Directions to the Walton Hall campus can be found at this website address.

Wednesday, April 06, 2005

Frontseat/Backseat - a workshop

On friday I attended a full day seminar called 'Frontseat/Backseat' organised by Mark Perry at Brunel University. He invited an interesting group of researchers at different stages in their careers and projects to discuss data and analytical techniques for projects predicated in and around private and public transport (specifically cars, taxis and buses).

A quick overview of the speakers: Oskar Juhlin, the director of the Mobility Lab at the Interactive Institute in Stockholm, talked about the mobile technology design for transport systems, including music sharing, games and inter-vehicle communication systems. Carsten Sorenson from the Information Systems Deptment at the LSE introduced his work on ICT's and the management of knowledge and the work of his two Phd students - Daniele and Sylvia. Daniele Pica is in the final months of his research on contextualizing mobile informatics, the concept of location and the implications for Police organizations. Silvia Elaluf-Calderwood is in the middle of her fieldwork researching the mobile personal and working lives of London Black cab drivers. Eric Laurier presented some preliminary video data from his Habitable cars project at the Institute of Geography in Edinburgh. Allyson Noble from the Napier University in Edinburgh is also interested in buses and is conducting her PhD research on Lothian city routes asking, "What can we know about the local character of the city from the vantage point of the bus?" Finally John Paul Bichard, a digital artist and mad paddler is now associated with Oskar's work in Stockholm. I worked with him during the UTdays.

Interestingly everyone presented their data in some multi-media form. Whilst it was not the focus of the day the challenges of methodological approaches using video, photos, annotated images, drawings etc were raised in nearly every presentation.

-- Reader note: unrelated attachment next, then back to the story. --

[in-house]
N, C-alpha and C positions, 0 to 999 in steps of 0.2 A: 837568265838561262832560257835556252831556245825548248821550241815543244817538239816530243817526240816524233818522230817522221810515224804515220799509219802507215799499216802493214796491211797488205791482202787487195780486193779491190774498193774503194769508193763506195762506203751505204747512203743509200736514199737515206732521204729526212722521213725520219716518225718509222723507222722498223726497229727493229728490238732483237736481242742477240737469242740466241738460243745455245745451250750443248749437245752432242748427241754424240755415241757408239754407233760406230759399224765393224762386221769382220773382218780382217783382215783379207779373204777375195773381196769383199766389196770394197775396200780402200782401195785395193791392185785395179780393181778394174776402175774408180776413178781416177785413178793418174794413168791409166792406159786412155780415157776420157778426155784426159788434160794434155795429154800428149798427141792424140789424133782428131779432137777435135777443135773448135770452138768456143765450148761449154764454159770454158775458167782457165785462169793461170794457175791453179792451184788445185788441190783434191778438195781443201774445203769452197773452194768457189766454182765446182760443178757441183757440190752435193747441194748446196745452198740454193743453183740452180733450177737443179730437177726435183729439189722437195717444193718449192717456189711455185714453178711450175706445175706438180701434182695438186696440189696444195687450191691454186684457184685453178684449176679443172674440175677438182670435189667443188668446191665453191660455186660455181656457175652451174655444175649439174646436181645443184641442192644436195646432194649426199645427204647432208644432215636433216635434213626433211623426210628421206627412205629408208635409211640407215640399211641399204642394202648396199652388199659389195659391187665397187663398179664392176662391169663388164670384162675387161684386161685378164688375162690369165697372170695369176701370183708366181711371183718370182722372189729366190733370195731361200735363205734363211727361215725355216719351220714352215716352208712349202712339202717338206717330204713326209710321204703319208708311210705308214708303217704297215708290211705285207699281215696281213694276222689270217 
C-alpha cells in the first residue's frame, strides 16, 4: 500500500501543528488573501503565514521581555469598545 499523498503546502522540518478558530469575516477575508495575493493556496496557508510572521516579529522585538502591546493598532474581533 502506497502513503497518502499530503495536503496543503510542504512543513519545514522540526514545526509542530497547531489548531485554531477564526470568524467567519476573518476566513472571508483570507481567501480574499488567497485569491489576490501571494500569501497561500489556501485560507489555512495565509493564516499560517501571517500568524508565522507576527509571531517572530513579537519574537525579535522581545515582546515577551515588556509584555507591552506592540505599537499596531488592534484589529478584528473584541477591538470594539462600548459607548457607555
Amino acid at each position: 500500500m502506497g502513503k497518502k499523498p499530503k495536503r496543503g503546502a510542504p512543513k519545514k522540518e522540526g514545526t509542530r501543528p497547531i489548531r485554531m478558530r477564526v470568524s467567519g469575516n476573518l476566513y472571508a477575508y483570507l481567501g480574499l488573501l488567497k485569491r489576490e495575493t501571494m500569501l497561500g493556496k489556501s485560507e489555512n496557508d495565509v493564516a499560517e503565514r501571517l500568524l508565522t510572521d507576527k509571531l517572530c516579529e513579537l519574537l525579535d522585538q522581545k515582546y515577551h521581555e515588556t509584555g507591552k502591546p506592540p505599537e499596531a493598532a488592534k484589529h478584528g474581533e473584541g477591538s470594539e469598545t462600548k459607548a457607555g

Tuesday, April 05, 2005

Saturday, April 02, 2005

A small personal mobile phone gripe.

Scene 1: My sony ericsson K700i flatlines last weekend. Prior to its sudden demise it corrupted a number of incoming and outgoing texts and then blanked, never to return. An obvious (major) software issue.

Scene 2: I take the dead object to the T-Mobile repair shop on Oxford Street. No I didn't drop it. No it doesn't have liquid damage. It's a software issue. Yes it is under warranty. Yes I have been a customer for five years. Yes they will check it over to determine the problem. No there are no replacement phones available. When will it be fixed? In two hours more will be known and it might be fixed. Pop back in then. But I'm not intending on shopping for two hours. Can they call me? [Fortunately I have an old handset so am still mobile. Others in line were not so lucky.] No they don't do that. You have to come back in to the store.

Scene 3: I cannot return to the shop until two days later. Yes, it was a software issue. No they couldn't fix it. So they sent it to the manufacturer for repair. Can I have a replacement? No. When will it be back? Maybe Wednesday or Thursday next week. Best come in Saturday. It should be back by then. But that is another week. Can you call me? No we don't do that. But you're a phone company that exists to provide a communication service. Can I call you? No. You have to come back into the store.

I asked if they understood the irony of the situation. They said yes.

- kat